Gardening without tears
As the days warm up outdoor living becomes more appealing and so our attention turns from the house to the garden. Whether you are inspired to take on a big new project or simply trying to keep the weeds at bay, the chances are your back will bear the brunt of your efforts. Consultant Orthopaedic Surgeon, Shuaib Karmani, is a specialist in all forms of spinal treatment and shares some tips for pain free gardening.
Gardening is a healthy activity that is enjoyed by a great many people but you will enjoy the fruits of your labours all the more if you approach the more intensive tasks with a care. Lifting heavy items like planters or watering cans (now essential thanks to the hosepipe ban); bending over to prune and deadhead; kneeling for long periods to weed or put in bedding plants are essential garden tasks but also activities that take their toll on your body.
Here are some tips that will help you to enjoy your garden and save your back:
Before you begin
Stretching and warming up your muscles before a spot of gardening might sound a bit over the top, but if you are not used to strenuous activity, then a few stretching exercises before you get busy with a spade is a very good idea.
Weeding and planting beds
Kneel rather than bending down or stooping and place a cushion under your knees. It will help take the pressure off them. Stand up regularly and stretch out your muscles.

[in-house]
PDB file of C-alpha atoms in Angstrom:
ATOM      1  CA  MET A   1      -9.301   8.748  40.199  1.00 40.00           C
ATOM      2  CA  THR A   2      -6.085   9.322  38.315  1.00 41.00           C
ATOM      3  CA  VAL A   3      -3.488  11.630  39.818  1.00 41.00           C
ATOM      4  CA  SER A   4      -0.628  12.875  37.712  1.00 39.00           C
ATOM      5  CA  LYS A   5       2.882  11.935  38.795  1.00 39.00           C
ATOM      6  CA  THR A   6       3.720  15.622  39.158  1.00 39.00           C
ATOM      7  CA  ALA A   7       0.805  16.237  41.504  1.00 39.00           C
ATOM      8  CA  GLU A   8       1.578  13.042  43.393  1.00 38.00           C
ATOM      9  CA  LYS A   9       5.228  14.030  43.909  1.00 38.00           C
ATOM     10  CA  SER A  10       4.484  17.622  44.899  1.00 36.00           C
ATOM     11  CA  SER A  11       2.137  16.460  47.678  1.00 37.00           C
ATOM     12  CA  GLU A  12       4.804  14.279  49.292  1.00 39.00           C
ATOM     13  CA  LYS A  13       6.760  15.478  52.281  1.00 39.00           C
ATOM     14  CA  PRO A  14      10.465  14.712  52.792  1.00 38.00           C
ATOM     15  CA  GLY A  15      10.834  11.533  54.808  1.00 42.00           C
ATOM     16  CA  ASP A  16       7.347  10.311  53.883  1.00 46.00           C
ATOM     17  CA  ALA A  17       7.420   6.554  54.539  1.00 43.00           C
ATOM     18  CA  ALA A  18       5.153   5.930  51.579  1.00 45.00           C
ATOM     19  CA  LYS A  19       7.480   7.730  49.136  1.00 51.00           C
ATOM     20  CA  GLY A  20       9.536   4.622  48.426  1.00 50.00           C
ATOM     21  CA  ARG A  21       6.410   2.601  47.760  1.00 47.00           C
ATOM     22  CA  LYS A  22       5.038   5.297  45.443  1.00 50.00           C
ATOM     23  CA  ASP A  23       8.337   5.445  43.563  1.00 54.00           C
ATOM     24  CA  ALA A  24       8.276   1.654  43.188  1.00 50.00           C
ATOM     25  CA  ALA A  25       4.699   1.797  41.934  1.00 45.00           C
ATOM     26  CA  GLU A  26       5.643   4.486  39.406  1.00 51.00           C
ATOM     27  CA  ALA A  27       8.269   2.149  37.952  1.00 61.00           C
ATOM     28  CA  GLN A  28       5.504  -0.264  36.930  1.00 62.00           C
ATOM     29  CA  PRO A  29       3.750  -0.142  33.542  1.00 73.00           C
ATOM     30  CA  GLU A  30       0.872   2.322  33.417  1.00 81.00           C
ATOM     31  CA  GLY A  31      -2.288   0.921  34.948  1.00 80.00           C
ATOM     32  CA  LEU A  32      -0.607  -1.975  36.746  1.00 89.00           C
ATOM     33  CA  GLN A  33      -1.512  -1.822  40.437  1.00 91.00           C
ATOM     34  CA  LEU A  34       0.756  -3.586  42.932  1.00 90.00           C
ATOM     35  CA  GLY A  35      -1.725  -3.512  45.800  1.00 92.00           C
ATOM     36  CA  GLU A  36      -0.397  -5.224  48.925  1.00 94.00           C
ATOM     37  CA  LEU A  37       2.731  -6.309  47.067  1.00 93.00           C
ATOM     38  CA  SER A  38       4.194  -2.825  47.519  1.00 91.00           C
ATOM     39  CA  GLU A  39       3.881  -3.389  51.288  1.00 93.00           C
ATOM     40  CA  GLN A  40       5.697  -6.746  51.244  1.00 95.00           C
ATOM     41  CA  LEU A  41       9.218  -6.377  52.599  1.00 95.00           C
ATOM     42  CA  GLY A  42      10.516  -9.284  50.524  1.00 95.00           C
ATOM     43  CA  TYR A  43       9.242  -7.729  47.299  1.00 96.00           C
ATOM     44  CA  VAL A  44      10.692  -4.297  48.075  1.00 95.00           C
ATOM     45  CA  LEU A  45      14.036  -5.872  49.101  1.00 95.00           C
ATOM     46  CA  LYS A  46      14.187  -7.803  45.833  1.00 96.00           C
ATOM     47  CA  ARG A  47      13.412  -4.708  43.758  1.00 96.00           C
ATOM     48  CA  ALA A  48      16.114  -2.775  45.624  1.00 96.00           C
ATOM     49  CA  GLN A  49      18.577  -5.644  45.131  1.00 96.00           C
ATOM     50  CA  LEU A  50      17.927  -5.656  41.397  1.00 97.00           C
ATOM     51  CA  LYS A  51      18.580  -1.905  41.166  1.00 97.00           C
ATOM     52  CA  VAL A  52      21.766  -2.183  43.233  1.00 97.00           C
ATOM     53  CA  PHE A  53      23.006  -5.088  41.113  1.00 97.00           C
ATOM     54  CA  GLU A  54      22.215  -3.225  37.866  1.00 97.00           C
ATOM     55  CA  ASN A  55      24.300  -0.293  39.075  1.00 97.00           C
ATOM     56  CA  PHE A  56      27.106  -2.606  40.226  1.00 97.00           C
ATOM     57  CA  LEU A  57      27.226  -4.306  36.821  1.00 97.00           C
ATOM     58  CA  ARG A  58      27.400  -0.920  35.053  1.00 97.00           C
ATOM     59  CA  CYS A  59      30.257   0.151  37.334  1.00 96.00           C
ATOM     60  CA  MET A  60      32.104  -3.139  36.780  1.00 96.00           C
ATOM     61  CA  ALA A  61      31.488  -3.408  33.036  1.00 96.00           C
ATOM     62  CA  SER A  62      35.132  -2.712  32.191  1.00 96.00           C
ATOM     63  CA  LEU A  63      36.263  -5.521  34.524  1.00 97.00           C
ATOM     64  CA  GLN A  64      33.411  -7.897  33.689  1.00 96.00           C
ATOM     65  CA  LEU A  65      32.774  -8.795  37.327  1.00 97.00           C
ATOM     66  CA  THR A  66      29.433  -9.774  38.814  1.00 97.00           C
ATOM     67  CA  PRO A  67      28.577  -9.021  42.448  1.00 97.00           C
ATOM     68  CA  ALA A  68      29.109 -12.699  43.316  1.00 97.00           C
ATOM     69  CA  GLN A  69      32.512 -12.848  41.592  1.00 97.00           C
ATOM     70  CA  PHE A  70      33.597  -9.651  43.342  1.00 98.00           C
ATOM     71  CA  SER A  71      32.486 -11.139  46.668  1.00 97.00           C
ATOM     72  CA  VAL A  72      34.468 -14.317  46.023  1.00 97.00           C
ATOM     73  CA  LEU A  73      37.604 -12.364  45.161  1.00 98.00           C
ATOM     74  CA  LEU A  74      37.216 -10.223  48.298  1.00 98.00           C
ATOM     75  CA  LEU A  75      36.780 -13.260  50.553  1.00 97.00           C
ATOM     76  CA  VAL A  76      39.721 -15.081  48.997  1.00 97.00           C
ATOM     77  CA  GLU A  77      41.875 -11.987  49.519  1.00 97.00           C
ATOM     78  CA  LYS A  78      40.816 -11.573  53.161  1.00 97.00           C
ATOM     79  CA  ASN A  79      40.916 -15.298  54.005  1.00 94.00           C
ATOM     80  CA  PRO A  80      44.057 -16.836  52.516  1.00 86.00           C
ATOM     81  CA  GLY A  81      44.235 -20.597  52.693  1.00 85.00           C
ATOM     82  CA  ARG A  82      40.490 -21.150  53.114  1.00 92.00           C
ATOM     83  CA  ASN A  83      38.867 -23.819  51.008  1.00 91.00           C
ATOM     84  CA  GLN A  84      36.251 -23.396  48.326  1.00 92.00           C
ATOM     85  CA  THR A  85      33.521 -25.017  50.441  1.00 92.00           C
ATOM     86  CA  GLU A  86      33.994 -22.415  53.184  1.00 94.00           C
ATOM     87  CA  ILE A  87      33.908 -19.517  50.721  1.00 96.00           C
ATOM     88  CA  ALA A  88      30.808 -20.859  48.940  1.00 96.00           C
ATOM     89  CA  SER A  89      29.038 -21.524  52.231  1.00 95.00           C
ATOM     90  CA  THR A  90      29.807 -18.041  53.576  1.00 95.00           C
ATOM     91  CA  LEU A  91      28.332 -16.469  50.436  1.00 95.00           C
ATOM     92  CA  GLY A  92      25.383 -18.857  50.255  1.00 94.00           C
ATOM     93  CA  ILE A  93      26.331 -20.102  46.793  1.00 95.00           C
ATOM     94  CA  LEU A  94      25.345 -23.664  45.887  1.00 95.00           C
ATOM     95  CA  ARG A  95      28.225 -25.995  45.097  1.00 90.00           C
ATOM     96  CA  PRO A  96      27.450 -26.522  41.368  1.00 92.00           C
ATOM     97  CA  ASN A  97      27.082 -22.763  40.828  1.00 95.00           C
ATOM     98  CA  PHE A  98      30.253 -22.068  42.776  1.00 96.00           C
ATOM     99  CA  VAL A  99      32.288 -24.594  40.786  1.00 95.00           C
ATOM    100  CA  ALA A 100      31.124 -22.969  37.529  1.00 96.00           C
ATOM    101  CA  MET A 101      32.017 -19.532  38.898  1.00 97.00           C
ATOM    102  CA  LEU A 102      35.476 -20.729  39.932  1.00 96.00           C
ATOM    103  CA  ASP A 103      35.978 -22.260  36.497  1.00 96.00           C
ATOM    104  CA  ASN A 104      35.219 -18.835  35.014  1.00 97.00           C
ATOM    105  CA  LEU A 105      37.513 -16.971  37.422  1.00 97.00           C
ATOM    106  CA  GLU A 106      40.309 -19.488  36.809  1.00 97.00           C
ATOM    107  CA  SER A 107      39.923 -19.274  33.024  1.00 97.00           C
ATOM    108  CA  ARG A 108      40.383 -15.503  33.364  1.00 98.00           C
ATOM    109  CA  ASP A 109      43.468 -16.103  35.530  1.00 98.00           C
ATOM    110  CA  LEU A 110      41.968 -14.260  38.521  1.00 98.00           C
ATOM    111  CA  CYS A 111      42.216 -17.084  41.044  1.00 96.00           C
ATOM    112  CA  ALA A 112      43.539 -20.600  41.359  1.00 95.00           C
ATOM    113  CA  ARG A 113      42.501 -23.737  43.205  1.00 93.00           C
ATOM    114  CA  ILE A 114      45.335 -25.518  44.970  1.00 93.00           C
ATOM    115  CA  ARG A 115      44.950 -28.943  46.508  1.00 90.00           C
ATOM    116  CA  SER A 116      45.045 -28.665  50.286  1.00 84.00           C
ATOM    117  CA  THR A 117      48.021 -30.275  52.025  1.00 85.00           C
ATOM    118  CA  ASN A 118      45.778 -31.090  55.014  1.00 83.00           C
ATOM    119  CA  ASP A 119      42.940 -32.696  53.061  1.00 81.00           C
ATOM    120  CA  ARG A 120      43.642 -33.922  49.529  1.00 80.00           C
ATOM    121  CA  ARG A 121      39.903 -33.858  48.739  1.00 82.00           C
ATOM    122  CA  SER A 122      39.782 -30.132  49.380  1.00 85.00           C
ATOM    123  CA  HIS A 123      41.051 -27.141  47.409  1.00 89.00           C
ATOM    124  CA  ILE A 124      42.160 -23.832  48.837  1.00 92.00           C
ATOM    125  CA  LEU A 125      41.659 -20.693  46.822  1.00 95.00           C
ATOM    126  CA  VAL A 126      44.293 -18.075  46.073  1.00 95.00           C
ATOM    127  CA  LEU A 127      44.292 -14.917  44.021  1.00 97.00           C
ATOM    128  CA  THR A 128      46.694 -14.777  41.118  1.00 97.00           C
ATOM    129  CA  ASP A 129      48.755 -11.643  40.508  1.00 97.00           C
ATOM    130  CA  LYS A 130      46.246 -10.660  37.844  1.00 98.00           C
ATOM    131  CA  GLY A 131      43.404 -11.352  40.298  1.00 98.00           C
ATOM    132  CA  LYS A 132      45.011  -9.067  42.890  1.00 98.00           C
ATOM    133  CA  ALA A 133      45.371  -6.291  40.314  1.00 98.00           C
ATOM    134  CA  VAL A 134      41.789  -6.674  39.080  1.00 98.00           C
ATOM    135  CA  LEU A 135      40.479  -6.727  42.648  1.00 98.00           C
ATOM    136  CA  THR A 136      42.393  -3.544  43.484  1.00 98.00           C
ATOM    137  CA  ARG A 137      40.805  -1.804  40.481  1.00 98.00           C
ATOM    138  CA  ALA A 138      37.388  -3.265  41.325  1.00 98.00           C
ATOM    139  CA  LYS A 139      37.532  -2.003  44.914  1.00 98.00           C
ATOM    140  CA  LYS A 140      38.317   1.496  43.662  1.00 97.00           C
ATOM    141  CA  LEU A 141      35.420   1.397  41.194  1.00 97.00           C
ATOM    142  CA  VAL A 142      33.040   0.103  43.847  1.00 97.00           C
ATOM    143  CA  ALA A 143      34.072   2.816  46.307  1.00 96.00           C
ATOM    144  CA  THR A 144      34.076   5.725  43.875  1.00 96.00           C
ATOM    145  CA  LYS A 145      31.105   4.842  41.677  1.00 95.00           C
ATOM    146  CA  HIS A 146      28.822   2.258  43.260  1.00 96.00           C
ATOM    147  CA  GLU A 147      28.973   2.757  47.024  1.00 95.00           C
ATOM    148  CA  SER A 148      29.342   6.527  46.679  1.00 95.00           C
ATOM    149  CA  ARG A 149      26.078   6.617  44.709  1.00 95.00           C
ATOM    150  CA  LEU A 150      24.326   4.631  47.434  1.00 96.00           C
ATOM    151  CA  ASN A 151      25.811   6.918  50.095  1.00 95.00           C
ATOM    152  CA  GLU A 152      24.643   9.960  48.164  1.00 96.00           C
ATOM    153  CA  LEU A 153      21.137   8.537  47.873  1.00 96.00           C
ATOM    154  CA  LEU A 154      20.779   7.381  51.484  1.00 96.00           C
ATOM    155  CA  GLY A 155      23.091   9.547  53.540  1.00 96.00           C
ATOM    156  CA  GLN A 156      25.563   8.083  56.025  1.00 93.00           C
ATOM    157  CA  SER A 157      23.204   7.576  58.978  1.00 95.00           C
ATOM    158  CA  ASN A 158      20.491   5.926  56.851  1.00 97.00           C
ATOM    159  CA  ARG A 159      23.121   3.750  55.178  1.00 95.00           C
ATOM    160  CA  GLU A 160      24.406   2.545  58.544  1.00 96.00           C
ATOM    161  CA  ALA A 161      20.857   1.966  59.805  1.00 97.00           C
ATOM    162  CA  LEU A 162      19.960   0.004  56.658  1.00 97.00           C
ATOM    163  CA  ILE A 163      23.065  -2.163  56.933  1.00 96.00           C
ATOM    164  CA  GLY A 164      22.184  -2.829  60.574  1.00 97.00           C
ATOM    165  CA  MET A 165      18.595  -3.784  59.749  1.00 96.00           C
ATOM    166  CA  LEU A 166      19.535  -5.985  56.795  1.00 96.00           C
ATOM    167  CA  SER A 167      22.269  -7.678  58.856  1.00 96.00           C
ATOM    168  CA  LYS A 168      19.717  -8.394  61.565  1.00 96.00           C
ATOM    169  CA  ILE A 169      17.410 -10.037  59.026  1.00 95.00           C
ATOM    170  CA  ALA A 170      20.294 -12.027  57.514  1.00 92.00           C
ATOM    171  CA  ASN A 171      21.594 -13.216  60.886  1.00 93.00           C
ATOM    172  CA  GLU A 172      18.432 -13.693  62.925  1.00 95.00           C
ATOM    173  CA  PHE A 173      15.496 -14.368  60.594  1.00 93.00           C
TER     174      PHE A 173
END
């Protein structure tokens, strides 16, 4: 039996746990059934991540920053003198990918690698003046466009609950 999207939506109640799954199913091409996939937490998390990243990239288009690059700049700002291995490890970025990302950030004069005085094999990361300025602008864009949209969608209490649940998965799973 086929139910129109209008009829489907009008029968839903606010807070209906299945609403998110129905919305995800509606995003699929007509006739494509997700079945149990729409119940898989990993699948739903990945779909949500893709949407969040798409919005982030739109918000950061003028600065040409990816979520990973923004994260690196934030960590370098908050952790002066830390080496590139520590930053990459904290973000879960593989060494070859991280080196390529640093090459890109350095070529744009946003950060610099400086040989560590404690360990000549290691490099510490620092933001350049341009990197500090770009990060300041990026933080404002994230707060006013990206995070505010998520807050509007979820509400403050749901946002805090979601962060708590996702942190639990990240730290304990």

Choose a spade that is relatively lightweight. If your spade is large you will be tempted to lift a greater amount of soil further adding to the weight. Keep your back straight and try not to bend over the spade. Keep close to the spade when pushing into the ground, bend your knees and hold the handle near the blade and rise. As you turn to deposit the soil make sure you don’t twist your body – your feet and shoulders should turn together.
Lift with your legs not your back. Bend your knees and keep your back straight as you rise. Be sensible and get someone to help you lift heavy items and use a wheelbarrow to transport awkward loads like bags of potting compost. When lifting into the wheelbarrow, use one hand to lift the bag from the underneath rather than trying to pick the bag up with two hands from the top.
Use a step ladder for jobs that would otherwise require you to crane your neck, such as trimming hedges or pruning trees and climbers. This will put you in a much more comfortable position and take the strain off your neck, shoulders and arms.
Know when to stop
Although it’s tempting to plough on and complete the tasks that you’ve set out to do, taking regular breaks and stopping before you start to ache will be more productive in the long run. It’s also a good idea to vary the tasks you do throughout the day so that you are not straining a particular area of the body for prolonged periods.
If you do overdo things and your back is aching, your neck is sore, then take essential time out and swap your wheelbarrow for a hammock. Rest assured that most back strains will settle with simple treatments, like over the counter anti-inflammatories. But if your pain persists, or you experience numbness or tingling in your arms or legs, or you have difficulty sleeping, then this may represent a more serious attack of back pain. If so, then you should seek advice from your GP who may refer you to a back specialist for further tests and treatment.